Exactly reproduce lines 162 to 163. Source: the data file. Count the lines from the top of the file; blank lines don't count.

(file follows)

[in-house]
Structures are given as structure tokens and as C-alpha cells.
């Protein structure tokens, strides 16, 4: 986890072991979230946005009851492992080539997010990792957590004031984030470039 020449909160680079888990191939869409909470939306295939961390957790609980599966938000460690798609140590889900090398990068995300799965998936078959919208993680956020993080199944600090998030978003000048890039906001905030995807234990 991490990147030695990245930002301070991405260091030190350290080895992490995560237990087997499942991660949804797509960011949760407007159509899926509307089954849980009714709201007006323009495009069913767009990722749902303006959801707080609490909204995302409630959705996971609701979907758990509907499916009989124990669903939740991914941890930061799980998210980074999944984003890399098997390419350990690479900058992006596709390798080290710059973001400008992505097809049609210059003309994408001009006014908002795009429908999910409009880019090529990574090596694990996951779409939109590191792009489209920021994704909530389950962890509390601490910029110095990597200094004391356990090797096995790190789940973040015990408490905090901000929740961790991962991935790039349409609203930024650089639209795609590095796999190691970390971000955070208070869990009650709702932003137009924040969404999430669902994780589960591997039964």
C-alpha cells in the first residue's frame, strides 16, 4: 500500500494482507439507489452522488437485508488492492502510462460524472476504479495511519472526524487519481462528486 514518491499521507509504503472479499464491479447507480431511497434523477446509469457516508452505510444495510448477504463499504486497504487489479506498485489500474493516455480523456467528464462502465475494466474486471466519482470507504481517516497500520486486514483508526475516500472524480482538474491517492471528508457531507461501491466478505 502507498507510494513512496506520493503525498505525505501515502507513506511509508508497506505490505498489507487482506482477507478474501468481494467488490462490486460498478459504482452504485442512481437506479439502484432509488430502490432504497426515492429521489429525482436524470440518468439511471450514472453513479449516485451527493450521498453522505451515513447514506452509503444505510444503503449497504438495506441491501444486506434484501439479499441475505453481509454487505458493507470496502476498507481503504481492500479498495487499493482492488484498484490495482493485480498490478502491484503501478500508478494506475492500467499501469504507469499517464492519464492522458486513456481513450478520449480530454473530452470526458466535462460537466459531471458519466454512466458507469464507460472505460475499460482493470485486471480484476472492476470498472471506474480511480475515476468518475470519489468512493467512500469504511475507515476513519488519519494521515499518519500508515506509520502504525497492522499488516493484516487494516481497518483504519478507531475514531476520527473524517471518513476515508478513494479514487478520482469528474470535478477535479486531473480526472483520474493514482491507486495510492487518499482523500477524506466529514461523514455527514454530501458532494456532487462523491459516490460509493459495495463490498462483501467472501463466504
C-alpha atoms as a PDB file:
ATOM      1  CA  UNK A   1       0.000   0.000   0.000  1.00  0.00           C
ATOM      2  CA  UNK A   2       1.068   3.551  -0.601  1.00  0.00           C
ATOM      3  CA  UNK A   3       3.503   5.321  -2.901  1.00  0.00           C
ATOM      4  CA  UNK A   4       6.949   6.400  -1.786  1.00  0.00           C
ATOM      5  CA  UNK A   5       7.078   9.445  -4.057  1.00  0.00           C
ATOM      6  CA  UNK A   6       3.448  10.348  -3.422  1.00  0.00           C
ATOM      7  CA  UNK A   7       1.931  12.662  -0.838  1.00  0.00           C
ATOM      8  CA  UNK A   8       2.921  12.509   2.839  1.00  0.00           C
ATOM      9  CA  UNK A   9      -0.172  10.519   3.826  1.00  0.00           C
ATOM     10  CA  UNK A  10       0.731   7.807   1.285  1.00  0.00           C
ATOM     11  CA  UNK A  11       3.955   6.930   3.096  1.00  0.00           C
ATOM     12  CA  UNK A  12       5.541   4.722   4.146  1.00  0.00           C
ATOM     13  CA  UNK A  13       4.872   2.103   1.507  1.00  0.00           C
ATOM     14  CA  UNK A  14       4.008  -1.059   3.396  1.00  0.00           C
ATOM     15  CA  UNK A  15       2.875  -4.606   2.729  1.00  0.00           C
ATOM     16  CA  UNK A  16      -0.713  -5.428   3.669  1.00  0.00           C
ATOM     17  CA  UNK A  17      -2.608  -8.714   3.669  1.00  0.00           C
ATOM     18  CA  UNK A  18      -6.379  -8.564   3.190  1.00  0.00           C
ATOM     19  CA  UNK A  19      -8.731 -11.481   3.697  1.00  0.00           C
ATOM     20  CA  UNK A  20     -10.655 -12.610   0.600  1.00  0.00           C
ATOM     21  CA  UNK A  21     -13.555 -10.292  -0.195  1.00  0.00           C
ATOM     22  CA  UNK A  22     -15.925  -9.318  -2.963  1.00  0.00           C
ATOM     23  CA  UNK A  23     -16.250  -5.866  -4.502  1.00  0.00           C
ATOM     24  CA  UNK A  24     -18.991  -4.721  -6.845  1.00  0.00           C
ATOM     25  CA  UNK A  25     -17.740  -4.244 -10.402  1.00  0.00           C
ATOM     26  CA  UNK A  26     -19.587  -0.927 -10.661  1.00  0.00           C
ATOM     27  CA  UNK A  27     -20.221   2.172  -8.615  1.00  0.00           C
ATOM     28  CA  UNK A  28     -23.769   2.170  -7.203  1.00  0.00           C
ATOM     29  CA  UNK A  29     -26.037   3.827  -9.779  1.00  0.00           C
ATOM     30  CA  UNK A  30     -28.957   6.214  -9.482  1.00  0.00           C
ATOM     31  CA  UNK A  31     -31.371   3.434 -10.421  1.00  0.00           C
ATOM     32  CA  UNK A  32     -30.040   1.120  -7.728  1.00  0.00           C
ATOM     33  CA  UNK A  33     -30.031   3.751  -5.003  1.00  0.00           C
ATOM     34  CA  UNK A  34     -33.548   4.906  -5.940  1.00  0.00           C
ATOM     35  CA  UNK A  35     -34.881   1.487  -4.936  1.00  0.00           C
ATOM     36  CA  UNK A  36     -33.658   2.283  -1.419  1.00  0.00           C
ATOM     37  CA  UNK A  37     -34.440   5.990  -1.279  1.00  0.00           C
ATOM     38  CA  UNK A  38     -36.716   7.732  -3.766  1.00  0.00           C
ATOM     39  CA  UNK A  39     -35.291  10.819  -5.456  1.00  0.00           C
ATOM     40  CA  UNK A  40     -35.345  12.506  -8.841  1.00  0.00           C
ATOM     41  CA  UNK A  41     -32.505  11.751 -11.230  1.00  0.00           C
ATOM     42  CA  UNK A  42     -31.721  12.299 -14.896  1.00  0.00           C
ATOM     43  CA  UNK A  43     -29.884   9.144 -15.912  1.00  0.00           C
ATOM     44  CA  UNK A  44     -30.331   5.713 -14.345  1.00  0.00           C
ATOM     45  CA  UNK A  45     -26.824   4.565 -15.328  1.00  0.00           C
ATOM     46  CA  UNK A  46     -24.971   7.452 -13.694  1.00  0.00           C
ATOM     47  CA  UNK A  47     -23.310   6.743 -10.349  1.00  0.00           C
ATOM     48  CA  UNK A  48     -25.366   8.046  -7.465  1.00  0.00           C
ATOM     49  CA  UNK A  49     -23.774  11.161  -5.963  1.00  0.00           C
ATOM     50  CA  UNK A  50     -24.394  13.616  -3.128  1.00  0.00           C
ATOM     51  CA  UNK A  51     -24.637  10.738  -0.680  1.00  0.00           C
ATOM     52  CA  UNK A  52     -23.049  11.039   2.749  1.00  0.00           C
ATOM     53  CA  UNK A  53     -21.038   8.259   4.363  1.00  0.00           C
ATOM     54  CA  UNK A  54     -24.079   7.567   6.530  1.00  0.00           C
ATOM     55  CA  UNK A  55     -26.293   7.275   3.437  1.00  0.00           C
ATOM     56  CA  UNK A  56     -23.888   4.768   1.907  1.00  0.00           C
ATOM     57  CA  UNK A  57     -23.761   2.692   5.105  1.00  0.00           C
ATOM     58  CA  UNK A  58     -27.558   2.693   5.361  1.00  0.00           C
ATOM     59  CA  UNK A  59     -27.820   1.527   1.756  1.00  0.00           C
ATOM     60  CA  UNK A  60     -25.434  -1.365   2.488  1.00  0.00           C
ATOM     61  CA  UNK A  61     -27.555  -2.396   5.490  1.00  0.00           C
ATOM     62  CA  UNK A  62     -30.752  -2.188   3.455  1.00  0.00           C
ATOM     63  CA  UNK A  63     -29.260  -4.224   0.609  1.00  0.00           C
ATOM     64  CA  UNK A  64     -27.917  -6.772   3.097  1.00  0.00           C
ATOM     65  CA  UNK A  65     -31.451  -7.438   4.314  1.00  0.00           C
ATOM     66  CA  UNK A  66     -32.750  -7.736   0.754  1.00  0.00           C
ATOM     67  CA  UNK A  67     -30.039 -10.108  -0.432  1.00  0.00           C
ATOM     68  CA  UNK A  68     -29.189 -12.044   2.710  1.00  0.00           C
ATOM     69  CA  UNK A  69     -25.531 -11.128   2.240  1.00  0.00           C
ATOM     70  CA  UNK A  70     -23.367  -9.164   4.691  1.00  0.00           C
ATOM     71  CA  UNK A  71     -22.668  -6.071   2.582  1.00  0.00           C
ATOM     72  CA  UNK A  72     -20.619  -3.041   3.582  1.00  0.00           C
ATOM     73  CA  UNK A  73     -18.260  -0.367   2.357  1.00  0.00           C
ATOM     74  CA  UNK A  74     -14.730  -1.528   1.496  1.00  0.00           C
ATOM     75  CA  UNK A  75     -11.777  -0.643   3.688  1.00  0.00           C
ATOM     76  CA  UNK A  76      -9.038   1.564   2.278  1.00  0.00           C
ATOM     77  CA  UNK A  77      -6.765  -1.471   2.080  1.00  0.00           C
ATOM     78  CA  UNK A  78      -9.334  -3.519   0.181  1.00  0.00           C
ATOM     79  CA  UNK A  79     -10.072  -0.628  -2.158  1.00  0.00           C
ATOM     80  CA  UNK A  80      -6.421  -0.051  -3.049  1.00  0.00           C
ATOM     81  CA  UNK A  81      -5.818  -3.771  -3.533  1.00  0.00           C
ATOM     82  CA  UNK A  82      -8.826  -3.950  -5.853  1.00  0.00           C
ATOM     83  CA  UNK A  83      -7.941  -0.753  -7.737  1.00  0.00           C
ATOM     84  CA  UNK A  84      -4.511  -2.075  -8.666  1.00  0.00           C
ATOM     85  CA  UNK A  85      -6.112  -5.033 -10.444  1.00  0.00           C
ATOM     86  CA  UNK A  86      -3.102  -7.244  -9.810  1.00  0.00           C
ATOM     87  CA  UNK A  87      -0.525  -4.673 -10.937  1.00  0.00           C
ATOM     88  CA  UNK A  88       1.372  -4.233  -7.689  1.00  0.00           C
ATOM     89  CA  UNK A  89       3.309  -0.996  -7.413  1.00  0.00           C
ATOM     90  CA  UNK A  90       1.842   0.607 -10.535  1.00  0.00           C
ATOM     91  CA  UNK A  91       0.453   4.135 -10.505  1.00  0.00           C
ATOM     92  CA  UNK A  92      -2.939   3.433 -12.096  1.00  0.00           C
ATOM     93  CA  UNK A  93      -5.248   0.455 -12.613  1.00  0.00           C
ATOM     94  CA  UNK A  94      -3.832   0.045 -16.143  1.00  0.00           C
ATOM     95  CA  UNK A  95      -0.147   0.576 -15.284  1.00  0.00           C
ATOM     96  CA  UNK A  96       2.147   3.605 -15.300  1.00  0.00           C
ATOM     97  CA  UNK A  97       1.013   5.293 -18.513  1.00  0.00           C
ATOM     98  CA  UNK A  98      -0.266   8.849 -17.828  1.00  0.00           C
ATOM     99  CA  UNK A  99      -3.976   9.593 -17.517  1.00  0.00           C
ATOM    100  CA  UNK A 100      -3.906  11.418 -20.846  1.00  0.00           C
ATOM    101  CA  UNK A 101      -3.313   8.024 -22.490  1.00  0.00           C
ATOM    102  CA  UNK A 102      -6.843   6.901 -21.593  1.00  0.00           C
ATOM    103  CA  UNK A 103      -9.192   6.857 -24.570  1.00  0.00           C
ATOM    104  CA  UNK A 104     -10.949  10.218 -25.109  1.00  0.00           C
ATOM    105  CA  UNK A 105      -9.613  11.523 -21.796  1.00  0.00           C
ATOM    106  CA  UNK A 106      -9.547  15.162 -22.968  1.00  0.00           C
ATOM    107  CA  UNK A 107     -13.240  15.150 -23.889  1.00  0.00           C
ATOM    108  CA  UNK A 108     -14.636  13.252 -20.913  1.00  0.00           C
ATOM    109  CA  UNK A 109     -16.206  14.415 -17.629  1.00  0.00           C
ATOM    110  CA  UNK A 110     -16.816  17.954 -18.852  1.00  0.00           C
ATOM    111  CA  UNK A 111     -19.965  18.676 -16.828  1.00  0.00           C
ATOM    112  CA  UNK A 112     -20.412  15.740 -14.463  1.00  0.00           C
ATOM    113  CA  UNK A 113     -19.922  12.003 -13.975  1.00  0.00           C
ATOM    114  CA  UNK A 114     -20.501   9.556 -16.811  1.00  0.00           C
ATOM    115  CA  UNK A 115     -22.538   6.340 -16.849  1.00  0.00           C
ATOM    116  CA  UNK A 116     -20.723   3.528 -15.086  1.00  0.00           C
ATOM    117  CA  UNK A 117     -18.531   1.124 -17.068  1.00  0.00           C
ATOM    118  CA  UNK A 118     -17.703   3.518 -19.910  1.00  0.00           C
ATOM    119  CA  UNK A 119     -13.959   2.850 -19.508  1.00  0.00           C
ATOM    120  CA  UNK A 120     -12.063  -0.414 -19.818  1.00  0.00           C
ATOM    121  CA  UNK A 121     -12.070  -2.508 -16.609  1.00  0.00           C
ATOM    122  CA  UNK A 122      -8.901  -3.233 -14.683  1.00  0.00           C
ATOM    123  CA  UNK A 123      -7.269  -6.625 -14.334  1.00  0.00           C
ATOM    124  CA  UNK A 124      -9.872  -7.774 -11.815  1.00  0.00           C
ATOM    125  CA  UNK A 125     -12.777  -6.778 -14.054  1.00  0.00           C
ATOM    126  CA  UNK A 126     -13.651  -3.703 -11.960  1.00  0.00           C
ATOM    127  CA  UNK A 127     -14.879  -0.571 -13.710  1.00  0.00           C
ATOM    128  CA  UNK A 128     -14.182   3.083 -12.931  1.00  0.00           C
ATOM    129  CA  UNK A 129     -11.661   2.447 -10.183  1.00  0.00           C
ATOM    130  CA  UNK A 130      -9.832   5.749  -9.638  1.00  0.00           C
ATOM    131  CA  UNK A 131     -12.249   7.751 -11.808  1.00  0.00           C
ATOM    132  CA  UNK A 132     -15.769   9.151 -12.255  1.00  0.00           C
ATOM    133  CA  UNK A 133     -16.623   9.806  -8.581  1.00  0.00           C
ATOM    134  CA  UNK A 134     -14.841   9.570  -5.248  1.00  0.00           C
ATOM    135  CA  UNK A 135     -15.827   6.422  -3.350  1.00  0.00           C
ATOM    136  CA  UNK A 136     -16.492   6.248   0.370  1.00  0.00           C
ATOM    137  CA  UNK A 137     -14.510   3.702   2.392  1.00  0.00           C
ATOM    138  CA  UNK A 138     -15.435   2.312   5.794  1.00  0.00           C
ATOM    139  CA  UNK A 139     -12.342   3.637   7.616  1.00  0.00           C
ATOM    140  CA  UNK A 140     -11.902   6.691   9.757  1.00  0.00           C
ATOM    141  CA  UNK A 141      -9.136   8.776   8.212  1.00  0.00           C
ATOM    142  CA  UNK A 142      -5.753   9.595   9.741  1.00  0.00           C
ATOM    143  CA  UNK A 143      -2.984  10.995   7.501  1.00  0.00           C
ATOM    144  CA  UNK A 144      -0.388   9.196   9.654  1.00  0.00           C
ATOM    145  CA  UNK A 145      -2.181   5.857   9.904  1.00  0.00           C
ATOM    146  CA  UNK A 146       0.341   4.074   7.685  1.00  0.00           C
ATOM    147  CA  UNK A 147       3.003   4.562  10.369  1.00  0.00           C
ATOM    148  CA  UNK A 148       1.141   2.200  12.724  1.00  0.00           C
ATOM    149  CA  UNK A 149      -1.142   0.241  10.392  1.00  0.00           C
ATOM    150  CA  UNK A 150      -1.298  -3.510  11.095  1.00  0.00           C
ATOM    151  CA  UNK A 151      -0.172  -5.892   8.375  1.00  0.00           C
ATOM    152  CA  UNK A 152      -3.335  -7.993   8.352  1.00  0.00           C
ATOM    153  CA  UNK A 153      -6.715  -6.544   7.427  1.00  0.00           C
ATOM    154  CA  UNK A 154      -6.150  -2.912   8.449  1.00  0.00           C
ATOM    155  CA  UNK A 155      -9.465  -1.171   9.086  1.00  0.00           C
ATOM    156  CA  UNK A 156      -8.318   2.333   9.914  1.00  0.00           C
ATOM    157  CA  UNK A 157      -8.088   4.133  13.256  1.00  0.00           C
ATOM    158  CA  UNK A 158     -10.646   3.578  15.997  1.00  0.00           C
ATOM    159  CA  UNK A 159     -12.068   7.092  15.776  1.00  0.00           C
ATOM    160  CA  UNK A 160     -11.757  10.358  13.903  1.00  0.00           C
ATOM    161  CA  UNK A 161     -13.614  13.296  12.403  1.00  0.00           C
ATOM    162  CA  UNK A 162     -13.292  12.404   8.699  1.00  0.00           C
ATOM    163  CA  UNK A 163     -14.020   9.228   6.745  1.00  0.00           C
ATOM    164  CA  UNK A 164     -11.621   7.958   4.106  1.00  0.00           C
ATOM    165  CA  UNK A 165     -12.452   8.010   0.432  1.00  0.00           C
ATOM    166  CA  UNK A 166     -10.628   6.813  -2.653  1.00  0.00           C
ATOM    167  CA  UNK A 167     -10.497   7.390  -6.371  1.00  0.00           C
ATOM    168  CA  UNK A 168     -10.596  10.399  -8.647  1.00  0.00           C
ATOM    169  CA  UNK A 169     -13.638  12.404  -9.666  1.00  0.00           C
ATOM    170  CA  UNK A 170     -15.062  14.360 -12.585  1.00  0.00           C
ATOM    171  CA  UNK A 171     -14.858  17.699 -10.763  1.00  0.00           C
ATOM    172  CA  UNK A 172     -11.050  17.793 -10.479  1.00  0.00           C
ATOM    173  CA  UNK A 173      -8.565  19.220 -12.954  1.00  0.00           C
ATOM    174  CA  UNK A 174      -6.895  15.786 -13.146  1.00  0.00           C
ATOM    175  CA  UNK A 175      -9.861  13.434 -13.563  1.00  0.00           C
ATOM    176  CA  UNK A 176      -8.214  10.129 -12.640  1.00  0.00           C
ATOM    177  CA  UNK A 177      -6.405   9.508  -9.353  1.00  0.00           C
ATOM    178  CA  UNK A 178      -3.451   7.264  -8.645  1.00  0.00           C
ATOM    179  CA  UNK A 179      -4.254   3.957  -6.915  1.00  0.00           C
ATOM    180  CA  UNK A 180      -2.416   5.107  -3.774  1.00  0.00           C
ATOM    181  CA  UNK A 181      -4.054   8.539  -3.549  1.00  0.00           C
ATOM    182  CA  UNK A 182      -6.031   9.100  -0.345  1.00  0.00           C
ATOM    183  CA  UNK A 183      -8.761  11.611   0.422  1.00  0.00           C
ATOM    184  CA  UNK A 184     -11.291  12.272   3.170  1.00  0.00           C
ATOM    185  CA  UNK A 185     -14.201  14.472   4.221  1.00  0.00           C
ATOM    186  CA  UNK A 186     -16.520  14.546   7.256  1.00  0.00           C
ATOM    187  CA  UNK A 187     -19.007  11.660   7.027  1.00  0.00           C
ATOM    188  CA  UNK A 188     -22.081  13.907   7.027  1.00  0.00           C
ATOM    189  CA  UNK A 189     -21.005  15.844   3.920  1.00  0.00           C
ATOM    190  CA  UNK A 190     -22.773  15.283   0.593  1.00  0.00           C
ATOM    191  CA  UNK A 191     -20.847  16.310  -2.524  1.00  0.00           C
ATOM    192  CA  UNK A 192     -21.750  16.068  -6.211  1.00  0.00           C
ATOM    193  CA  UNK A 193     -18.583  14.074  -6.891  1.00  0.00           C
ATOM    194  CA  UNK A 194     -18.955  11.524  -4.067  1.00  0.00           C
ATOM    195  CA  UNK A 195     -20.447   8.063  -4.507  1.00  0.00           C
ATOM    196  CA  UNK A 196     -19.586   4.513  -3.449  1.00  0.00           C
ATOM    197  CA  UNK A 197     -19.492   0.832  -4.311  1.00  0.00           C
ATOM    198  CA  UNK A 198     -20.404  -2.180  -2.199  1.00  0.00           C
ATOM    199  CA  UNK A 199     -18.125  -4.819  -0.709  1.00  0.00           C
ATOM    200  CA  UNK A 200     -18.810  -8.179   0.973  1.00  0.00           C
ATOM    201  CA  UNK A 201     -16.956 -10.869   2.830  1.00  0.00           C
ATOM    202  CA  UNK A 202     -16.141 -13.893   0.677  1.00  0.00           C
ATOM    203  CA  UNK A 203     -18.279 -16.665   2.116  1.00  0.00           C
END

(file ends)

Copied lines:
ATOM    157  CA  UNK A 157      -8.088   4.133  13.256  1.00  0.00           C
ATOM    158  CA  UNK A 158     -10.646   3.578  15.997  1.00  0.00           C